Sweeping the street, cleaning the corner.

In an otherwise flourishing neighborhood in Jersey City, we encounter what might seem like a bit of a surprise.img_4347Boarded-up windows? Looks like blight. But notice that port-a-john in the lower right corner.former dry cleanerSomething’s getting fixed back up. As can be expected among any structure within a mile of this site, demand has only accelerated in recent years for what no doubt has long been an attractive neighborhood, generally referred to as Hamilton Park after the premier green space nearby. It has everything most urbanites would want: well-maintained, sturdy old housing stock, walking distance to PATH stations with direct access to Lower and Midtown Manhattan, a wide variety of both eclectic mom-and-pops and national big-box chains within a square mile, and it virtually fronts the park that gives the neighborhood its name. Here’s a Google Street View from directly across the street from those two photographs.  Unfortunately, the Street View imagery generally fails to capture how vibrant this park is: just one block in size, but densely surrounded by housing and various small shops. But this series of Google Images offers a good enough sense of what’s going on just across the street from these boarded-up buildings.

So it should come as no surprise that an investor has shelled out some money to improve what appears to be a long neglected corner. And it almost seems to be a two-for-one upgrade: the residential building on the left and a low-rise commercial on the right. A quick scan along the exposed side of the commercial building reveals that a renovation is exactly what’s taking place.img_4349Can anyone blame the property owner? But it’s not just the amenities surrounding the property itself; this squat little building has an extensive patio that envelops it. Here’s one angle:img_4352And the deceptively large patio frontage on Erie Street, the smaller and less congested of the two intersecting roads.img_4351In other words, this site offers a magnificent opportunity for a corner restaurant with abundant space for outdoor seating. Given the strength of the local restaurant scene and the comparative weakness of most other retail outlets, I’d wager that, within a few more months, that’s exactly what we’ll see here. In fact, it’s amazing it’s taken this long for such a redevelopment.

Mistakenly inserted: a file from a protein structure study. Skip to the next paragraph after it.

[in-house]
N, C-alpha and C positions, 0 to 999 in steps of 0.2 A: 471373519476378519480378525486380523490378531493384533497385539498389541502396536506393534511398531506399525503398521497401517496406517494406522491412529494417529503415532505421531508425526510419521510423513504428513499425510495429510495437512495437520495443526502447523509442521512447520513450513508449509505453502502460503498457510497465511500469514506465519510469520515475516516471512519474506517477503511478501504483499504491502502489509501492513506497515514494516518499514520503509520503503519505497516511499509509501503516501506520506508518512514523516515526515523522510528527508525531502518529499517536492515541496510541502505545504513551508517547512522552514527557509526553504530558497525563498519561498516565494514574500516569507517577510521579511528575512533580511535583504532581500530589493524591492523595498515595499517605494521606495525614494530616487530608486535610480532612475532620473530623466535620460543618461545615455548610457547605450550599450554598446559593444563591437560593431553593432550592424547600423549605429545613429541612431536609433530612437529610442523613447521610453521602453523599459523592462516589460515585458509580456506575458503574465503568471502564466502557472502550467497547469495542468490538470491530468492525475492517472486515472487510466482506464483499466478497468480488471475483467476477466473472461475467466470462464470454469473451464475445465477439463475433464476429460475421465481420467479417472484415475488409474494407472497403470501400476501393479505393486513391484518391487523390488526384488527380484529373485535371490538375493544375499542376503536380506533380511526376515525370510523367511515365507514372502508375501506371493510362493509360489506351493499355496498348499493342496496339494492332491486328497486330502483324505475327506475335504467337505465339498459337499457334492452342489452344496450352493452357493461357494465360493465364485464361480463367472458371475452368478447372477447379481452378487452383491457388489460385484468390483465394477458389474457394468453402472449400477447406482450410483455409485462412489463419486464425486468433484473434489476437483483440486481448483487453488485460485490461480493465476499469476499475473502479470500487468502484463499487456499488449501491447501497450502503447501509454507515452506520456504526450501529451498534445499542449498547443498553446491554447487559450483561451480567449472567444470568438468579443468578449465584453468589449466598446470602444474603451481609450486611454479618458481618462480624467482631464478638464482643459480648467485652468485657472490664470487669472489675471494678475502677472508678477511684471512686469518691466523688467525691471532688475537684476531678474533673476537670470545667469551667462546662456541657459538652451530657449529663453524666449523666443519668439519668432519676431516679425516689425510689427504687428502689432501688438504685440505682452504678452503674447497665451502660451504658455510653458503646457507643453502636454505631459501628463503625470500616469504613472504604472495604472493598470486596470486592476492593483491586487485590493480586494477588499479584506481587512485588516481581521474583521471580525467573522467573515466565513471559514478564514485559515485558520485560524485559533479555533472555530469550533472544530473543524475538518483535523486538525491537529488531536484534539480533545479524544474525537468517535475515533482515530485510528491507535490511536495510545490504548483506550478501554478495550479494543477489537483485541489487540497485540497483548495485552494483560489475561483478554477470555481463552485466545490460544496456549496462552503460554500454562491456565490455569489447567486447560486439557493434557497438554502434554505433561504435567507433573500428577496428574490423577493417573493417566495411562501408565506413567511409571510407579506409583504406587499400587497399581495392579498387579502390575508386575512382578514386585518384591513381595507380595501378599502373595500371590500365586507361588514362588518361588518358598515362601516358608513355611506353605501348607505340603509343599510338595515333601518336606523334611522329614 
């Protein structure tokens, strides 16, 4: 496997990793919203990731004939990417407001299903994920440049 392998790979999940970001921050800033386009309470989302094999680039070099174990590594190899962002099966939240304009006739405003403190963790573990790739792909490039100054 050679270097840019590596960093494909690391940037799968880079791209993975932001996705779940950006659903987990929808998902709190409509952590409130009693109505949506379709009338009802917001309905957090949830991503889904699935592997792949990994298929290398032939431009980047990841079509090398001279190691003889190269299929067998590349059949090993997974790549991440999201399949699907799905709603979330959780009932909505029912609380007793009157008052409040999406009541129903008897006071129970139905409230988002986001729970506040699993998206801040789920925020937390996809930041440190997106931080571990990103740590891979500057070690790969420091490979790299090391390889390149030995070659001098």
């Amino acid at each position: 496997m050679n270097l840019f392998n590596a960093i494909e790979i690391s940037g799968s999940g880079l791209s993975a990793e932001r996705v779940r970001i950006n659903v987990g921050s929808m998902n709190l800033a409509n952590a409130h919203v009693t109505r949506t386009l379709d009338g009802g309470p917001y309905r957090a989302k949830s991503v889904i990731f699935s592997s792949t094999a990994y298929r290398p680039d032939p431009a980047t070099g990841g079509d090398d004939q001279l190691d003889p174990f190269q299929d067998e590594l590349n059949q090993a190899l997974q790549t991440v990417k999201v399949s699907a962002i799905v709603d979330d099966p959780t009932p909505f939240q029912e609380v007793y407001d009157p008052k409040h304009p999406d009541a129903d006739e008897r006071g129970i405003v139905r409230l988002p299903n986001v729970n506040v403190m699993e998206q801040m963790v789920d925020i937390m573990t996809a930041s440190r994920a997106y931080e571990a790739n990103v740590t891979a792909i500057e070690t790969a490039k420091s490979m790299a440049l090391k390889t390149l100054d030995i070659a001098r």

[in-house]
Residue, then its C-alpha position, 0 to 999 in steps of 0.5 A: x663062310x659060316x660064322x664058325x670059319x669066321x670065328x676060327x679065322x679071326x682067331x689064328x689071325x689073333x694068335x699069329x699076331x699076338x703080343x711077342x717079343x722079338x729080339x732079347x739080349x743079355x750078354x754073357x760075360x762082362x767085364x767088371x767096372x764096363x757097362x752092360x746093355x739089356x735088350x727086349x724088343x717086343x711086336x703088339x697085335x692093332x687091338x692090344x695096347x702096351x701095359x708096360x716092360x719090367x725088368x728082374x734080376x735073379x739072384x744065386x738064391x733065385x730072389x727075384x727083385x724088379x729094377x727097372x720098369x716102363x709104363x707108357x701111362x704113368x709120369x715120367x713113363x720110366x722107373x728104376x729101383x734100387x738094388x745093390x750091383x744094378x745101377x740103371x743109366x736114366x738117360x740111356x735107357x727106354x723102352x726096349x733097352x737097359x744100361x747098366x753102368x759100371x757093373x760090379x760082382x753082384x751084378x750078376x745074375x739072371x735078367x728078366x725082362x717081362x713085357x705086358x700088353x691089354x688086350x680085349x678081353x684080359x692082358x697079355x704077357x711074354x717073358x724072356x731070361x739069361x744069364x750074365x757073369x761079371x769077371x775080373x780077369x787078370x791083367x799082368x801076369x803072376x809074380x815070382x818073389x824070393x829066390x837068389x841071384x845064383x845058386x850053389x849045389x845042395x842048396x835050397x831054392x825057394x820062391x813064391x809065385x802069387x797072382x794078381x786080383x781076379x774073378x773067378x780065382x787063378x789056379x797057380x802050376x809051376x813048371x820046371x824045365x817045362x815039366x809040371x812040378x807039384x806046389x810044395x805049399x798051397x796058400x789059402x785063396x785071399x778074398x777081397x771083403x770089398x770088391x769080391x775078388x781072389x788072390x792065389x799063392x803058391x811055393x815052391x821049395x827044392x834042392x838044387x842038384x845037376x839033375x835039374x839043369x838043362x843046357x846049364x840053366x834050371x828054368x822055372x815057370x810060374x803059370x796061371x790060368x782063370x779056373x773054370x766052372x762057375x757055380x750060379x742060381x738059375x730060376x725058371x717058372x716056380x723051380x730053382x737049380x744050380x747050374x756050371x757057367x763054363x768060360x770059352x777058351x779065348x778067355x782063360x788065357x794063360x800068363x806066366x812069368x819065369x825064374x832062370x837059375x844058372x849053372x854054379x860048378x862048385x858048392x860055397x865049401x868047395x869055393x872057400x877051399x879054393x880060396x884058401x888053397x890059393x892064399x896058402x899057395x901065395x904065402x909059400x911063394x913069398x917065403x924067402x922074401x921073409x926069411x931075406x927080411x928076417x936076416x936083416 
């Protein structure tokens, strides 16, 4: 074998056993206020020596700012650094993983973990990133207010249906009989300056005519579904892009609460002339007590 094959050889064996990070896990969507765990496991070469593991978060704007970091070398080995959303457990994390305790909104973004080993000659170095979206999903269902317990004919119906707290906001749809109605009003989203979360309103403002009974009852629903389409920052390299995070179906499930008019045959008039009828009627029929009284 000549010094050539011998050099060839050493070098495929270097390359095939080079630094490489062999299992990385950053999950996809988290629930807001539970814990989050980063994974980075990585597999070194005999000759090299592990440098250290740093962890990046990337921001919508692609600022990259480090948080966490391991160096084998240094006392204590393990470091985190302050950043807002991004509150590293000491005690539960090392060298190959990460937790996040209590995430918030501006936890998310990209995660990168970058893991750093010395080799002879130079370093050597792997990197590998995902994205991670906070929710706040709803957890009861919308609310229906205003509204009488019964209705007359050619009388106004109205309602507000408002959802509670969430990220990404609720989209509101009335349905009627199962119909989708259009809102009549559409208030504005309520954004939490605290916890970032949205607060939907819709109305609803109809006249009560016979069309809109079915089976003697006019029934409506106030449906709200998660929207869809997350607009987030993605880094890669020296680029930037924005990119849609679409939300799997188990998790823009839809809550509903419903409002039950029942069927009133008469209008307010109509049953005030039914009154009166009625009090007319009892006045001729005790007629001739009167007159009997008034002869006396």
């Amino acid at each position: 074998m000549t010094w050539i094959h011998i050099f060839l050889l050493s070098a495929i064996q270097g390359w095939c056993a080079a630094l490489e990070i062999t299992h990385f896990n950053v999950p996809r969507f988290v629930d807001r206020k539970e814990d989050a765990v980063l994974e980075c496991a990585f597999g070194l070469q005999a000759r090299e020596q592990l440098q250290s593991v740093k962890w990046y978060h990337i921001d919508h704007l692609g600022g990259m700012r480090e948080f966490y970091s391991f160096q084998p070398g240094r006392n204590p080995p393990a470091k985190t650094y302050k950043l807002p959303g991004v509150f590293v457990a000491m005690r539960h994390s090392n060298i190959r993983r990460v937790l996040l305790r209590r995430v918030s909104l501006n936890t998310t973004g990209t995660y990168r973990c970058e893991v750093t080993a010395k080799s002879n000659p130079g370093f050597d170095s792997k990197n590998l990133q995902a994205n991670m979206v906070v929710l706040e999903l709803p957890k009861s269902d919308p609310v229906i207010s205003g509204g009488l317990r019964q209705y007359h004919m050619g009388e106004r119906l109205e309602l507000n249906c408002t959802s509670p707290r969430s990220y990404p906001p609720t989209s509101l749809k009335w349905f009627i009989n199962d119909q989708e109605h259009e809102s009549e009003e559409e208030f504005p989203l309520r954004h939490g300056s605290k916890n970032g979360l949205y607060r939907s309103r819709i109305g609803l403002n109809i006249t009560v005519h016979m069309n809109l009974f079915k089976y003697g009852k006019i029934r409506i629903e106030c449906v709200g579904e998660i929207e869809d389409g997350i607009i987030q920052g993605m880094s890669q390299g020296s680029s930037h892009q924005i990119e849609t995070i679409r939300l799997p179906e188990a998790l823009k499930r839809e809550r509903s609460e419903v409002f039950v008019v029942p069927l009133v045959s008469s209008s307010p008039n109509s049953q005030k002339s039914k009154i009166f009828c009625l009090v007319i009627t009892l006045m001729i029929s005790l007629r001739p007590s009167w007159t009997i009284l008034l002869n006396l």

But it may not be quite as simple or straightforward as it seems. Step back in time just a few years from some other Google Street View images, and it’s obvious that this storefront hasn’t been vacant so long.  And it wasn’t a restaurant. In fact, it was one of the most frustratingly difficult uses to promote redevelopment: a dry cleaner. When these operations close, they seldom find new owners quickly, unless it’s another dry cleaner. Several months ago, I blogged about what clearly was a long-vacant old dry cleaner in an otherwise solid old neighborhood in Albany, New York. A real eyesore that probably hadn’t served any true use for years, if not decades. This Jersey City counterpart seems to be enjoying a different outcome, and I doubt it will re-emerge as a yet another dry cleaner—not with that extensive interior construction.